App File Size Matters
When developing iOS apps I try to keep the size as low as I can, since apps over 100 MB cannot be downloaded over 3G and must be downloaded via Wi-Fi, which can be a pain for users. The primary way to reduce the size of an app is to limit the amount of images bundled inside. The usual solution is to store the images on a server up in the “Cloud” and download them after the user has installed the app. While this works, the load time can sometimes be slow, causing a less-than-ideal first experience. Downloading also eats into a data plan if a user is on 3G (why size is limited by Apple to begin with), and takes up space on the user’s device; both are big no-no’s. So as a developer, I try to implement graphics on the fly, in code, as much as possible to avoid these issues.
With iOS we are able to create complex bezier shapes, 2+ colored gradients and add a stroke and/or rounded corner to an image or shape with ease. For text, we can control the color and set a drop shadow with blur, size and offset properties. These are very basic text effects, and advanced text stylings often need to be done in an image.
Styling Text in Code
I recently ran into this Adobe Typekit article, which discusses advanced HTML/CSS text styling techniques. What stood out to me were the CSS snippets, detailing how to reproduce the effects without images. I looked at their examples and realized just how simple it all was. I decided to create a small iOS project incorporating the text styling ideas to see how the technique would work perform on iOS devices.
How it Works
To style the text, a new instance of the text element (UITextView) is created, changing its color and offsetting its position from the original. That is built on by creating multiple duplicates and incrementing the offset to create depth before layering a second set of text elements of a different color to add more complex shading and styling. The draw order of the different colored elements is determined by a boolean value for each style, allowing the elements to alternate. By manipulating the variables, I was able to create a version of each of the styles shown in the original article, I went ahead and added an additional inset style for fun.
Those 4 styles are just a start, there are plenty of potential styles possible with these controls. For example, by simply modifying one offset number, I stumbled upon a really neat shading variation (illustrated in the image below). It’s certainly possible to increase the customizability of the styles and open up the possibilities even more. Adding a third or even fourth additional element type, gradually changing the color of an element as its amount increases or incrementing the scale as the element amount increase, are just a few ways that this technique could be built upon.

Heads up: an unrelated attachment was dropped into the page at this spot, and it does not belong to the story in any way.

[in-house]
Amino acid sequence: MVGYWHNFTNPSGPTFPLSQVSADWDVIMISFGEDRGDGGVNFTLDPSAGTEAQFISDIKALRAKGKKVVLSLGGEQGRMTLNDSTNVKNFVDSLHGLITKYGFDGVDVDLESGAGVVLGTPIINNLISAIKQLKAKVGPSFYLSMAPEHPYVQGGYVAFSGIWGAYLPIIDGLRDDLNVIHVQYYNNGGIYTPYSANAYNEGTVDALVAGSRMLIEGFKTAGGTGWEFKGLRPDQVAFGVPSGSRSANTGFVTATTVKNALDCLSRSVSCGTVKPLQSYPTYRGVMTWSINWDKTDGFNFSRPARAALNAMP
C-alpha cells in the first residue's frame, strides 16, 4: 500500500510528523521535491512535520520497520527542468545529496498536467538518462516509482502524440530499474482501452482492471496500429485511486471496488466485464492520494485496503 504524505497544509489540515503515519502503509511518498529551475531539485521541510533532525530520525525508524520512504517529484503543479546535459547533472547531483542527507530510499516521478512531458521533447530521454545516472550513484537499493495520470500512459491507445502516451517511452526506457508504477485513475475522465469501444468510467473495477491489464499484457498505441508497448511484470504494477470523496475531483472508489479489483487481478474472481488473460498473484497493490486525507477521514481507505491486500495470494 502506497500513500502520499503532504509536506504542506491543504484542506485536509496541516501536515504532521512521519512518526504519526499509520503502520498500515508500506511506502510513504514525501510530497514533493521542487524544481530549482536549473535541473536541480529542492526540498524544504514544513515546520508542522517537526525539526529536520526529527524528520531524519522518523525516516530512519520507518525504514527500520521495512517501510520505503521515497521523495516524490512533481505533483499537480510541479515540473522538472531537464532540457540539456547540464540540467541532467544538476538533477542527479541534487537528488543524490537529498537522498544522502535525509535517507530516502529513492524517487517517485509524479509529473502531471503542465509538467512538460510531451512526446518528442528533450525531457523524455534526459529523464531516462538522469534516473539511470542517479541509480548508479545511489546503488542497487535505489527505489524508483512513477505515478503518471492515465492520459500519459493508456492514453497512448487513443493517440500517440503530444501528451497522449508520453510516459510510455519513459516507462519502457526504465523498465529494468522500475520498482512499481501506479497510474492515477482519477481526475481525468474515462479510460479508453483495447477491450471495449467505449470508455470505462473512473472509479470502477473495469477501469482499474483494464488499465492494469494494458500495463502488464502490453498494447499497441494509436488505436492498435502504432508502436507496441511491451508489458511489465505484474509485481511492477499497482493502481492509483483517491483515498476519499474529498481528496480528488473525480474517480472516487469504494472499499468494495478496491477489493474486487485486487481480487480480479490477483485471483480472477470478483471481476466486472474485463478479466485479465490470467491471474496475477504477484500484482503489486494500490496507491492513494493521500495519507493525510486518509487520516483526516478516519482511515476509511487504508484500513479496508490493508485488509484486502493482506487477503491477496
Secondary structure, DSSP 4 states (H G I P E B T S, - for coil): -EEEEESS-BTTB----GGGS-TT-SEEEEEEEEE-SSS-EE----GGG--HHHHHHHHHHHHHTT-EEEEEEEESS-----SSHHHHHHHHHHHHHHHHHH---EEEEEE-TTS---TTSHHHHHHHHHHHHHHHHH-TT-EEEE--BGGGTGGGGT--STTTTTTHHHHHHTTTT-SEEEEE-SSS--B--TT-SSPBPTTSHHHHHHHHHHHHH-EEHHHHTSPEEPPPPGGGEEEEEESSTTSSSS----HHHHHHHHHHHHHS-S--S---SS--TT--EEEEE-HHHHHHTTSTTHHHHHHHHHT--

One benefit of this approach is the ease of changing the text styling. If you use images or a custom bitmap font, you have to go into another program to change the assets and then replace them in the project. This process can be very time consuming if you are continuously making changes. The approach discussed here allows for a simpler solution — just change the color value or offset amount in one line and it’s done.
The code for the project is available on GitHub https://github.com/ManifestTechnology/ios-text-styles.
One Last Thing to Note!
To demo the “live” capabilities of the styling, I used an UITextView so I could edit the text and show it styling automatically. This is not a good idea for a production app! A large amount of re-drawing occurs anytime the text changes. If the style needs more than a couple copies of the text to display correctly (#3 and #4 in the project), it will cause less powerful devices like the iPhone 4 to noticeably delay when typing. Ideally this styling technique should be applied to non-editable text like an UILabel and happen only when a view is first loaded, since the process is somewhat intensive.